firstName: string
lastName: string

...

public toString() {
return "UserAccount(${this.id})";
}

It might be tempting to log all the fields in toString, but it turns out that you really only need the id. If, in the course of debugging, you need to track down more details about the user, you can look them up once you have the id.

What can go wrong

This doesn’t stop a developer from logging a field directly, e.g.: logger.info("The user's details are: ${user.firstName} ${user.lastName}");

#4 Structured Logging with a Blacklist

Logging via string-based APIs like console.log() or printf, both of which require that you convert data to a string, is typically considered an anti-pattern now-a-days. It might be easy to spit data out for debugging, but parsing this data is painful, and it can be missing useful context. With structured logging, rather than strings, you log key/values or nested objects. Certain details about the current context (e.g. a request id or server host name) can automatically be injected into the request.

If you’re unfamiliar with structured logging, the honeycomb.io blog has a great intro: You Could Have Invented Structured Logging.

Once your logging is structured, you can now blacklist certain properties to filter them at runtime. For example:

Blacklist = ["firstName", "lastName", "SSN"]
SSNRegex = r"^\d{3}-?\d{2}-?\d{4}$"
EmailRegex = r".+@.+";
class Logger {
  log(details: Map<string,string>) {
const cleanedDetails = details.map( (key, value) => {
if (Blacklist.contains(key) ||
SSNRegex.match(value) ||
EmailRegex.match(value)) {
return (key, "<redacted>");
}
return (key, value);
}
console.log(JSON.stringify(cleanedDetails));
}
}

In the above logger, we have a simple heuristic based on a blacklist of keys and two regexes to skip values that look like SSNs or emails.

What can go wrong

This doesn’t stop someone from doing something like:

logger.log({'pleaseLogThis': user.firstName});

or

logger.log('{firstName: Joe}');

It’s also possible to have a false positive in which a logging statement filters out something it shouldn’t—but in my experience that is pretty rare and easy to catch early in development.

#5 Code Review

A reviewer should look for logging statements with sensitive data as part of code review. If you’re using a Pull Request Template, it might be worth having a checkbox in the template for the reviewer to confirm that they’ve verified logging statements in the changes.

What can go wrong

In my experience, reviewer’s tend to gloss over logging statements. It requires a shift in culture to notice and closely inspect them.

#6 QA and automated testing

While your QA team should be testing that the many flows in the system are working, their testing doesn’t have to stop there. If tests are automated and use predictable data, then a test can automatically check that this data doesn’t end up in the logs. For example, if a web form contains a first name, last name, and SSN field, after running the Selenium suite the test should also look in the app server logs for that first name, last name, and SSN.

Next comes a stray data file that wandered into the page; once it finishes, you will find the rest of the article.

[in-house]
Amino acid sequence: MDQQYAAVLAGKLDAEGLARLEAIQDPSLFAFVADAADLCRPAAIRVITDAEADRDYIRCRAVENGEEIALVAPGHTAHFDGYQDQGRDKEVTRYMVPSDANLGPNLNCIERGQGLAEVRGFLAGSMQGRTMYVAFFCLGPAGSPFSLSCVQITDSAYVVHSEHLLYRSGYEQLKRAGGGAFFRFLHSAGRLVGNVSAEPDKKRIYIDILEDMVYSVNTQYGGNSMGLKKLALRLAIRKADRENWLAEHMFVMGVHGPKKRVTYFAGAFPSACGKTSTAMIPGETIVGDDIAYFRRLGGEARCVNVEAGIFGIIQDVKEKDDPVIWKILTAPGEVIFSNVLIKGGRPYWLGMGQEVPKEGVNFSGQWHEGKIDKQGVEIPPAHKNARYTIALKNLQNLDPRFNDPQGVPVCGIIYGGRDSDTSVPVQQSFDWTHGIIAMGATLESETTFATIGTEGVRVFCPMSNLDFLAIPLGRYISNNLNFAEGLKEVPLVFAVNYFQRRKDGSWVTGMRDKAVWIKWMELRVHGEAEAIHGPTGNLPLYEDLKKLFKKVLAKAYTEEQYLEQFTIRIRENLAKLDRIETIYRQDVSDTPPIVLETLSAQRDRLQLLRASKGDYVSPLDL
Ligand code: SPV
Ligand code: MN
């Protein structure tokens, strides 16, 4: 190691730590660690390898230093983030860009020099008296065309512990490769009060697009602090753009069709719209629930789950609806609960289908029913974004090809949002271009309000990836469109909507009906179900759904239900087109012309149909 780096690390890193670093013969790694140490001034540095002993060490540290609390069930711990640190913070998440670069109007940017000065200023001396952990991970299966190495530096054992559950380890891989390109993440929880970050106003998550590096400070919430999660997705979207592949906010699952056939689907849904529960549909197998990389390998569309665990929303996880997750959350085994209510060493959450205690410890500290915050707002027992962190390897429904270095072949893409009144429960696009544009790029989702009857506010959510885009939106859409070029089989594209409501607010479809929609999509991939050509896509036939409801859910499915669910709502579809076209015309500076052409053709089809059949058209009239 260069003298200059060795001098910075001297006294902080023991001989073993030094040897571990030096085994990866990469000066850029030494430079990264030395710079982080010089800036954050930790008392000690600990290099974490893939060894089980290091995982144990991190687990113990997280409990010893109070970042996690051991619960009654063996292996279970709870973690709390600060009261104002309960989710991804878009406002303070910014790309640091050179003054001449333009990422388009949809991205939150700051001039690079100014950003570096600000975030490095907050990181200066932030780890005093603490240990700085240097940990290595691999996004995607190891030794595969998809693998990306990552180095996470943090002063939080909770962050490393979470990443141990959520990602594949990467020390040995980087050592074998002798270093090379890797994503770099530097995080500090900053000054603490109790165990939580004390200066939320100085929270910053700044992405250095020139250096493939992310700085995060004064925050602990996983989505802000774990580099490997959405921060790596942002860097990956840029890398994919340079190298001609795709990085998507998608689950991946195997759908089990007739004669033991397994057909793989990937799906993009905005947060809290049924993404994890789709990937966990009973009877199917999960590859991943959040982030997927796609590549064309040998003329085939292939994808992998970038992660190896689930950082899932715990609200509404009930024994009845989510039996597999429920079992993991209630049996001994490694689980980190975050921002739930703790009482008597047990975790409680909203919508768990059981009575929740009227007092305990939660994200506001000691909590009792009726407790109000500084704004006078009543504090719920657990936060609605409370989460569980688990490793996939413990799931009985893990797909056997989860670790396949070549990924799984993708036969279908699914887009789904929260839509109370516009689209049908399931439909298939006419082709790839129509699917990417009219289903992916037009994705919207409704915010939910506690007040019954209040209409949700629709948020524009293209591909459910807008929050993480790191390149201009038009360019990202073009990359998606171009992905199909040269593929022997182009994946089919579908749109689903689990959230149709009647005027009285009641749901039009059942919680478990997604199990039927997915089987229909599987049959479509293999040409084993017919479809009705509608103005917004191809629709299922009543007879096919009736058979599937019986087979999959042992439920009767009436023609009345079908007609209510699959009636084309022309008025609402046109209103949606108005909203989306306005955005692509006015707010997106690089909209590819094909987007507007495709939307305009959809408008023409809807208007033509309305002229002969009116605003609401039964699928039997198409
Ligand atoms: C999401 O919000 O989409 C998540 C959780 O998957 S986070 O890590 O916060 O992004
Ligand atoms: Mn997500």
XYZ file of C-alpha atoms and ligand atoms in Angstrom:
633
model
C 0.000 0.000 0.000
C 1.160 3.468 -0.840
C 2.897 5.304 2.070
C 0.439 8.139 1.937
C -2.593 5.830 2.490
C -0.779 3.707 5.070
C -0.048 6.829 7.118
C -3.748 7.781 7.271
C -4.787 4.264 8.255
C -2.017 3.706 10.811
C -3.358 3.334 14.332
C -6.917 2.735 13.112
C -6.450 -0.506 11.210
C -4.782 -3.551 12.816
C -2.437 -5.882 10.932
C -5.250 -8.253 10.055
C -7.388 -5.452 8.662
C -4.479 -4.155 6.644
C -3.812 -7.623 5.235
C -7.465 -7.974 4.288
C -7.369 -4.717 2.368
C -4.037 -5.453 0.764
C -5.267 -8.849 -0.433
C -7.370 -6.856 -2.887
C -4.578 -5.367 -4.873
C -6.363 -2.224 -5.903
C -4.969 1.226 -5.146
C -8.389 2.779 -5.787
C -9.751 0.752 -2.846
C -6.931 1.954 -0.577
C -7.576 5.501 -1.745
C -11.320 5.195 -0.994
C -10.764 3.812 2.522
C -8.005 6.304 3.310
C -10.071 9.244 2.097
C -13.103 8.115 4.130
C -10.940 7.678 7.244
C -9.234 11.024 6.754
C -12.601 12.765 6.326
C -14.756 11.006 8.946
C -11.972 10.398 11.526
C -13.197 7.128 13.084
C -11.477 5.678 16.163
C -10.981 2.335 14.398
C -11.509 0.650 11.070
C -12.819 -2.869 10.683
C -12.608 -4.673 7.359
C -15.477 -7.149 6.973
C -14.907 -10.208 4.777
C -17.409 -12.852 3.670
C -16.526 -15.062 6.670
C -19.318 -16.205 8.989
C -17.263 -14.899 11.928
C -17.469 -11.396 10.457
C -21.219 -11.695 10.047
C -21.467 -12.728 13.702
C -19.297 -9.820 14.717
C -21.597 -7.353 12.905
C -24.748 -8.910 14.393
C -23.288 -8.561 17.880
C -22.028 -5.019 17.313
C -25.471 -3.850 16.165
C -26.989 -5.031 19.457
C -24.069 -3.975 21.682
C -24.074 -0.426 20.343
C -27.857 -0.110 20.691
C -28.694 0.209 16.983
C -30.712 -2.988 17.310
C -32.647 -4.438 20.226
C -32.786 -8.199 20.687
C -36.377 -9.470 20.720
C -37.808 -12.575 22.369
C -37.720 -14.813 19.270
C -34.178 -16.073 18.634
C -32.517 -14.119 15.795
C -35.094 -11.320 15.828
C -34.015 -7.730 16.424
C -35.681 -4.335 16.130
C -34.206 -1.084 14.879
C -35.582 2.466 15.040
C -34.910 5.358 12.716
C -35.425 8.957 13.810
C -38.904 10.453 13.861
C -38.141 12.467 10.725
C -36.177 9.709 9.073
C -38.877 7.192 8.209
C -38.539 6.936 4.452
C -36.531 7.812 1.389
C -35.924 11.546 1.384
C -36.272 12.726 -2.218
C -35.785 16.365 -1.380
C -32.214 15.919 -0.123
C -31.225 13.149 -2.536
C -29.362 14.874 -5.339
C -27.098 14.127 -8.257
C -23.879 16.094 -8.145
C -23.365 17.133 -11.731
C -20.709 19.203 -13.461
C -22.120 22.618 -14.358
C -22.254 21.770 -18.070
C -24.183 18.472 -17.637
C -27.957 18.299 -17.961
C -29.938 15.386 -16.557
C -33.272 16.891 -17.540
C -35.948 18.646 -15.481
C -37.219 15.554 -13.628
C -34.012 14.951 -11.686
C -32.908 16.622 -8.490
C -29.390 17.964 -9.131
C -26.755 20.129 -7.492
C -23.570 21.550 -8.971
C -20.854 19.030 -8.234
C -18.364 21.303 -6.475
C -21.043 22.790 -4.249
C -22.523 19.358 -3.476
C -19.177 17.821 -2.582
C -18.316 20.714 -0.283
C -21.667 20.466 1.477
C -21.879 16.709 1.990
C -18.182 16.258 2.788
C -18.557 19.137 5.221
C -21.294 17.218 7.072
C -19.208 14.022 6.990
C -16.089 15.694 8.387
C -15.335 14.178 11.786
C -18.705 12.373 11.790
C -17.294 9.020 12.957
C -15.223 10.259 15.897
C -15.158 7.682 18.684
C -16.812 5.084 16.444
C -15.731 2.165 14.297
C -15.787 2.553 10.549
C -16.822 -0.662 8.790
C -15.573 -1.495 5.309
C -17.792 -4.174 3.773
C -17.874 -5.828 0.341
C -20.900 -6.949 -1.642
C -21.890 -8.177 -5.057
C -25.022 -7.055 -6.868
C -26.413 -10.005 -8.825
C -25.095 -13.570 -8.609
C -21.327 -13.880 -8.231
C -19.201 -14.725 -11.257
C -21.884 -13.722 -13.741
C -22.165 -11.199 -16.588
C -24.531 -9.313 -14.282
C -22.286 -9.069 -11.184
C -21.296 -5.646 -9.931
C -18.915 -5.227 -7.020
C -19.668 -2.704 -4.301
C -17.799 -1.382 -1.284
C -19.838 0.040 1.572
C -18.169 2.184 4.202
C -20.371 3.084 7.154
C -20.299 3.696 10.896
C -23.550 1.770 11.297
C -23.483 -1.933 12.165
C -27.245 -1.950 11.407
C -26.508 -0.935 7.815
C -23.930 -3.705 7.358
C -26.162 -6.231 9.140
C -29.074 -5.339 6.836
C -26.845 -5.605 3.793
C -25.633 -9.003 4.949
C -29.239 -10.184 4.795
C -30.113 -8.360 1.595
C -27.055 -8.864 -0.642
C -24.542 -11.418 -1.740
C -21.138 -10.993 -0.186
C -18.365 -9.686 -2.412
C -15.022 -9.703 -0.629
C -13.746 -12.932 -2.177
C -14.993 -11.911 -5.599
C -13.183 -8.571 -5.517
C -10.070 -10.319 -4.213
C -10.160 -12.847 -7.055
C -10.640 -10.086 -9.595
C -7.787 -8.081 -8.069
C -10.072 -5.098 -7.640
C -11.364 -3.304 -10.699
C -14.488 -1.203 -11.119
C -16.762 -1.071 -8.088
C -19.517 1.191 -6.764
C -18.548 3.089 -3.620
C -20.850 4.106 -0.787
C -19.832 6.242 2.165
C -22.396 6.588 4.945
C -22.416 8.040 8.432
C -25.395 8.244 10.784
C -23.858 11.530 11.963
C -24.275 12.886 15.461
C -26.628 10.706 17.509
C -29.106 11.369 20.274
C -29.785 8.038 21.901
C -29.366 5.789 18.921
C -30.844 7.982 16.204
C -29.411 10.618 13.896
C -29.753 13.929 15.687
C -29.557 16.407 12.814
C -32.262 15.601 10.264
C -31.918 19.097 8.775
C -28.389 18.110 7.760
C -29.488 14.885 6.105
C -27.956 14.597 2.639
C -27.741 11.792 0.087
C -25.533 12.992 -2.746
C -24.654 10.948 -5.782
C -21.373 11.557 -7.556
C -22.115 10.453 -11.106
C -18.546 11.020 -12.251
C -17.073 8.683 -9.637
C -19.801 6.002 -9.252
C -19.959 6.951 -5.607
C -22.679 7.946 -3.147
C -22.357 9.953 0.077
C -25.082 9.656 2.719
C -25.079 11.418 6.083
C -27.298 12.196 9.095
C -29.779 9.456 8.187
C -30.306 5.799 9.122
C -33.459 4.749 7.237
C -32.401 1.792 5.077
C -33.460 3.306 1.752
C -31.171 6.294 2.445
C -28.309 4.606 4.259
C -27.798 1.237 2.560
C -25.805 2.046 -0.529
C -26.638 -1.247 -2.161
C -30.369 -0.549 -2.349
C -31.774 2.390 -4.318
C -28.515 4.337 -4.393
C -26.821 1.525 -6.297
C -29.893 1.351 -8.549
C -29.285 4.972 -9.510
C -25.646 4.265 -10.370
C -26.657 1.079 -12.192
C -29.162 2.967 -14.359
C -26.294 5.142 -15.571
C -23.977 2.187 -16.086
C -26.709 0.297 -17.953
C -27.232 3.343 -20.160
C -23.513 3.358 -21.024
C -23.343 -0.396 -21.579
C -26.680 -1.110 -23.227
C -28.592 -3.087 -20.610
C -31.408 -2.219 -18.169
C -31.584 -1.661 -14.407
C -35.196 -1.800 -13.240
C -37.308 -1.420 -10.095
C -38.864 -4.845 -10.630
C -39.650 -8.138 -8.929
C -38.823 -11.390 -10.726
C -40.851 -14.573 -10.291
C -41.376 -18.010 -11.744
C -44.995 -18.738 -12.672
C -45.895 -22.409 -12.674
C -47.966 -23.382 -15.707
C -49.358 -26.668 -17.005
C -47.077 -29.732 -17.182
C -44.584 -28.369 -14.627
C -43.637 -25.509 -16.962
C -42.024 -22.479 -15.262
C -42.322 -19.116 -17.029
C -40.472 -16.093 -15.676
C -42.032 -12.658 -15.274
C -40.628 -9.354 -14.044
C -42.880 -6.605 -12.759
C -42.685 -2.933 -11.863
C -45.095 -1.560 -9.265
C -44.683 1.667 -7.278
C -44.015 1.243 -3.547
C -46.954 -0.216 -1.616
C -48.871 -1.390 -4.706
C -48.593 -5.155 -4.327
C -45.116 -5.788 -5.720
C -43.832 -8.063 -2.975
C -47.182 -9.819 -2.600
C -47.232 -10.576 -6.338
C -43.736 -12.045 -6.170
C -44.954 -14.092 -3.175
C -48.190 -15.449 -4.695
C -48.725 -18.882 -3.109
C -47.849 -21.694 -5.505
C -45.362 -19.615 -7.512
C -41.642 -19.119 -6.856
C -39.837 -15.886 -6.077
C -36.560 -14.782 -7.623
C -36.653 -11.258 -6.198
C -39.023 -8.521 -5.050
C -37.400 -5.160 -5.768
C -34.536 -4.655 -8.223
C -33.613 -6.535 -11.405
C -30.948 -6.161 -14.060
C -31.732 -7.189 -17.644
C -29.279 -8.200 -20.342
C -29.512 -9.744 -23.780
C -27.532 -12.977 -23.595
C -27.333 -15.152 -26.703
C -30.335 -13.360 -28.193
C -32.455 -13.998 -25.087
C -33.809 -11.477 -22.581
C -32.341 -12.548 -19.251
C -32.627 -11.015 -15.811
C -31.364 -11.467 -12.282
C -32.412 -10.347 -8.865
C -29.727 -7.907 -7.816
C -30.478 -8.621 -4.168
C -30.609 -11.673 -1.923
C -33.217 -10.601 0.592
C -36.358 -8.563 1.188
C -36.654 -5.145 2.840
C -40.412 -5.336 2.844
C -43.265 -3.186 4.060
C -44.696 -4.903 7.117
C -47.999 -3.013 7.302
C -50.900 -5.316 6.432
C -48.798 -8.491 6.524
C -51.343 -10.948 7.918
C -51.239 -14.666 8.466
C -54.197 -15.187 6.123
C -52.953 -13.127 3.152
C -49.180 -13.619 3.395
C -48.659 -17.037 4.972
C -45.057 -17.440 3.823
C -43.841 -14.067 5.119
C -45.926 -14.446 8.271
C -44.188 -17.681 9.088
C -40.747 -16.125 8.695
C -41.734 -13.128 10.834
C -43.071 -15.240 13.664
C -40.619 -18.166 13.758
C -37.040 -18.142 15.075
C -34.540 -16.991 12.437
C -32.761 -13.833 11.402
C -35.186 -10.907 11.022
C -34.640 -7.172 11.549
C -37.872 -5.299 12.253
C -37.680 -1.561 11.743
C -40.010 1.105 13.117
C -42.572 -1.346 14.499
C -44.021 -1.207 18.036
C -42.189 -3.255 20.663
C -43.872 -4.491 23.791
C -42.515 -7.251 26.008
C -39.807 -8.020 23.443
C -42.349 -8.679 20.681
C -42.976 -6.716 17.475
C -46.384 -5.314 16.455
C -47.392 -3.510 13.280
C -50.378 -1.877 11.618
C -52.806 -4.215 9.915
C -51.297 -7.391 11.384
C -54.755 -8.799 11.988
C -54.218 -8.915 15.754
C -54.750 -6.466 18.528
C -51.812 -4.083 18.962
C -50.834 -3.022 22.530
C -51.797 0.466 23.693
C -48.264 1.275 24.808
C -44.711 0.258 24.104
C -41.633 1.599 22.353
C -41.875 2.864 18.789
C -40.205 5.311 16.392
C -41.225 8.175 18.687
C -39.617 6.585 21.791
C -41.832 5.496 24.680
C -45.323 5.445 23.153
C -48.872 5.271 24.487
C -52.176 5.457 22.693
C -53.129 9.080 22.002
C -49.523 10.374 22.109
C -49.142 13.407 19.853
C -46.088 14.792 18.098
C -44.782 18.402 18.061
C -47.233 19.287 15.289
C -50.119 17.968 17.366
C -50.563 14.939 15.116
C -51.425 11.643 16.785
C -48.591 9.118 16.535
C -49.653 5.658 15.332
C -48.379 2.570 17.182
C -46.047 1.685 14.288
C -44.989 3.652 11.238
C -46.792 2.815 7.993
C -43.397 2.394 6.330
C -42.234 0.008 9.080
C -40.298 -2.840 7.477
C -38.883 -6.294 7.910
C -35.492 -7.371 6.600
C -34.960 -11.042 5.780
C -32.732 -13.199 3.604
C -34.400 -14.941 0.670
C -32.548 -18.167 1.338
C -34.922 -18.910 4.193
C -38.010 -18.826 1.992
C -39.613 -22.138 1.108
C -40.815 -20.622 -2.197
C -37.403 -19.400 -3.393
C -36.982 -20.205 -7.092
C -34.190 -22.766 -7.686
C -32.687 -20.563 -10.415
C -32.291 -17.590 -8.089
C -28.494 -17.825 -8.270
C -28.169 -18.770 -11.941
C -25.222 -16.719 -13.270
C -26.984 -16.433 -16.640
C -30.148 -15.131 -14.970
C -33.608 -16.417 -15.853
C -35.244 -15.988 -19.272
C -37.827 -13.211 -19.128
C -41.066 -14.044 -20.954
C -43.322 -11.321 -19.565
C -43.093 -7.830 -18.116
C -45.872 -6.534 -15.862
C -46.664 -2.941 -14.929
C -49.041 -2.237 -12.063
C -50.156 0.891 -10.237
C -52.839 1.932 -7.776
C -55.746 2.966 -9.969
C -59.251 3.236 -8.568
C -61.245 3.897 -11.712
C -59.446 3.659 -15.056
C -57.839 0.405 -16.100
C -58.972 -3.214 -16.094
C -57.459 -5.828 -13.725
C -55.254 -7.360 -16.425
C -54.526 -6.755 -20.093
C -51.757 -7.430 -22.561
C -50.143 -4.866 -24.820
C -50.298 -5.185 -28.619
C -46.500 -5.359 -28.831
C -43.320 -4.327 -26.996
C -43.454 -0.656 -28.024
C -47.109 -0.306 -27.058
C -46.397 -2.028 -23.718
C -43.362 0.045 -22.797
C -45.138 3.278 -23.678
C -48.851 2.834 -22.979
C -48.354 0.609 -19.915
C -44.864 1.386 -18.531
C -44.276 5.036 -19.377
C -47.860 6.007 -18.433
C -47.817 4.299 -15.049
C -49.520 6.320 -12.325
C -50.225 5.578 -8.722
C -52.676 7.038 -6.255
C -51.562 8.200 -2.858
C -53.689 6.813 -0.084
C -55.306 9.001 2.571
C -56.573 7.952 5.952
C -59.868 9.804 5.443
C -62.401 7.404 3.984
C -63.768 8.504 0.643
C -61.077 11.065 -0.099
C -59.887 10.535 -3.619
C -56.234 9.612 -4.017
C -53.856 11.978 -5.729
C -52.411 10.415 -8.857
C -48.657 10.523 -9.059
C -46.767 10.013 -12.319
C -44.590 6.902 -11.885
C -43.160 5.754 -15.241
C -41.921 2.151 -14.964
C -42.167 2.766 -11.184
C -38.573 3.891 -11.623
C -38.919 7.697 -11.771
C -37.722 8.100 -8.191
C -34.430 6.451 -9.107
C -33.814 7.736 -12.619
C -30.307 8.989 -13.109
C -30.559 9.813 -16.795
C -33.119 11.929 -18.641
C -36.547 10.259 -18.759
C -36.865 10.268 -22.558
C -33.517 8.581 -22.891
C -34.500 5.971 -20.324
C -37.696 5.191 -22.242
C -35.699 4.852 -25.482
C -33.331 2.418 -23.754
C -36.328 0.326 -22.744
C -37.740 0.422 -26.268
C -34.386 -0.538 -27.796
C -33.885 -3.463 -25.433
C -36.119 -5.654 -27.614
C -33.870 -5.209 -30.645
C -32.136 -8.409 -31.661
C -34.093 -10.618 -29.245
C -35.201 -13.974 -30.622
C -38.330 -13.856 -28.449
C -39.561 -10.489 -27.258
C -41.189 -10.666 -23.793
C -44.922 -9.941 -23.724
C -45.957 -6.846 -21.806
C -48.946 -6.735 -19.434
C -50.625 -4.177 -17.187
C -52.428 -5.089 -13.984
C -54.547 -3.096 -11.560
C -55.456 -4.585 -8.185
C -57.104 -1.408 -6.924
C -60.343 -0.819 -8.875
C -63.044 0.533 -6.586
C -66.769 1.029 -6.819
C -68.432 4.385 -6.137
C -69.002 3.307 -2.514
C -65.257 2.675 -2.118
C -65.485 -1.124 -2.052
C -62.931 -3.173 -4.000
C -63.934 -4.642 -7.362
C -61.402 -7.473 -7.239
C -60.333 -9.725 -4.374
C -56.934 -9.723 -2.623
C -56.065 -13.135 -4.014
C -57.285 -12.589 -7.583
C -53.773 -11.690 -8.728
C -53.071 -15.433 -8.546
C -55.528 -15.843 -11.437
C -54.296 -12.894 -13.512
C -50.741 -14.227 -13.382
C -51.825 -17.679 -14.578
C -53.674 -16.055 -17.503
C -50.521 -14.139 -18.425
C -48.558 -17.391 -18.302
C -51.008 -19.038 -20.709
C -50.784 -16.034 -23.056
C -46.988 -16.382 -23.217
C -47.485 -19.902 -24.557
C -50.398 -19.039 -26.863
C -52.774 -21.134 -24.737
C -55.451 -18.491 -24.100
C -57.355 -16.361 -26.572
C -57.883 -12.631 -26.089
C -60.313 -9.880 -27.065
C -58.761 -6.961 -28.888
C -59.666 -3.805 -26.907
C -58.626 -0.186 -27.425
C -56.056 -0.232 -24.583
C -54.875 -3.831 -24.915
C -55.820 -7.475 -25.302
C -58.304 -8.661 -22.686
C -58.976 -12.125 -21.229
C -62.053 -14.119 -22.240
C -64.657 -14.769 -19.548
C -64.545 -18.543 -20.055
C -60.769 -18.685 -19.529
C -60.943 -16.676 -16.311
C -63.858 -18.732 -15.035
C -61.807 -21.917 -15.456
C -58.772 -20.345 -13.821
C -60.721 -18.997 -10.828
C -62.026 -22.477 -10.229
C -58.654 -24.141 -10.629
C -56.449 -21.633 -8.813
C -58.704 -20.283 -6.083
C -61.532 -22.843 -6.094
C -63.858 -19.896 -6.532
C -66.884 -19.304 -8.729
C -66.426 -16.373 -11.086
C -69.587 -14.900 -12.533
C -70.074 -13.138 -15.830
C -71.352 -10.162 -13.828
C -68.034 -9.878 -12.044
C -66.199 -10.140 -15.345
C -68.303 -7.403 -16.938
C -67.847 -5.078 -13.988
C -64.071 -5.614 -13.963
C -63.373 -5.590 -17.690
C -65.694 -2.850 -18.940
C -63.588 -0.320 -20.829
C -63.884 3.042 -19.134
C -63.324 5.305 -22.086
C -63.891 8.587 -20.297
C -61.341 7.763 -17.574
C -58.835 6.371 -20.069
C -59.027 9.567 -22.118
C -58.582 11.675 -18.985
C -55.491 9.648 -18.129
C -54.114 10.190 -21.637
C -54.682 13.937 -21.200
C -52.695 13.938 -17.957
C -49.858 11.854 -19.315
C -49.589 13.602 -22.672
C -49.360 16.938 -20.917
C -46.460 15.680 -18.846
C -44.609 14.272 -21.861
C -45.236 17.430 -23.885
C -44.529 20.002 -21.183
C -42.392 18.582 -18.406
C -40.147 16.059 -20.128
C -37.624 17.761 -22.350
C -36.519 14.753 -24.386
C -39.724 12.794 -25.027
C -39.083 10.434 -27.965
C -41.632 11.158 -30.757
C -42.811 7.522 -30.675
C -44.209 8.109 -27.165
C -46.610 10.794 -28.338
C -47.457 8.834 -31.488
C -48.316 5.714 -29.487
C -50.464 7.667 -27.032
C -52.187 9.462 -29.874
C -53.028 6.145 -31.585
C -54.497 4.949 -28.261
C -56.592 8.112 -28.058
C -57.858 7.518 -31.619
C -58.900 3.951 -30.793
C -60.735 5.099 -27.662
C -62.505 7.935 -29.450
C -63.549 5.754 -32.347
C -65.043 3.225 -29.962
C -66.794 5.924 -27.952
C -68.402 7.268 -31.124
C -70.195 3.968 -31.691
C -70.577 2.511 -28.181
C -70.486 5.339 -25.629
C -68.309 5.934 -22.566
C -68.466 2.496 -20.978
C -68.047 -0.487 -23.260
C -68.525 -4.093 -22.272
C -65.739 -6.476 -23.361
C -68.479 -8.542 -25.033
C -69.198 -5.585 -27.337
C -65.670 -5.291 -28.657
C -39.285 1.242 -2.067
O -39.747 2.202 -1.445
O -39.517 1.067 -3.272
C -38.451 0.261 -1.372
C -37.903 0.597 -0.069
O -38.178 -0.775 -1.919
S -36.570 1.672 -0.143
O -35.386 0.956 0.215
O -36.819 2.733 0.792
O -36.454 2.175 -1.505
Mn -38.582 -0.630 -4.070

What can go wrong

A QA team often doesn’t have the right access or even know what systems to check. If they’ve been doing black box testing, then it’ll require a bit of work to get them up to speed.

#7 Automated alerts in logging system

Similar to #4 and #6, you can write a test in your logging system to look for certain patterns of data. For example, a regex that looks for SSN or a search for common test data. This test should be in place in your staging or dev environment so that it is caught before the code is promoted to production.

While this may seem like overkill, I’ve seen this technique catch a number of possible PII-leaks before they made it to production. If you have a complex system, a small change in one part of the system might have unanticipated consequences that are hard to catch in other ways.

What can go wrong

Does the app config (e.g. log levels) for your staging environment match production? Do you have logs in staging funneled to the same logging system as production?

Sometimes, an alert can be too noisy since staging will be configured for DEBUG-level logging, which results in a lot more messages. And sometimes a team just ignores alerts from staging. In my experience, it’s important to treat an alert or outage in staging with the same vigor as one in production. Otherwise, you probably won’t catch these things ahead of time.

Conclusions

These best practices can put you on the right path to keeping sensitive data out of logs. It’s certainly not a complete set that will make you ready for a HIPAA or SOC2 audit, but they can put your startup on a good footing towards that end. And even if you’re not in a high compliance industry, you should be serious about keeping customer data confidential.

But at the end of the day, a checklist won’t make your system secure†. Your company and software team needs to invest in a culture of building secure systems.

If you’d like to learn more about logging and security, OWASP has a number of great resources, including the Logging Cheat Sheet.

† Some other ways I’ve seen data sneak into logs include:

  • DB Logs — if misconfigured, they can end up writing out queries and query params
  • Other misconfigs—I’ve seen a deploy mistake inadvertently change the log to DEBUG in production dozens of times. While your logging might be fine, an ORM or some other third party library might dump lots of information.
  • Client side data leaks—you need to be careful about how you’re storing data on the client side, too, as Healthcare.gov made famous in 2015.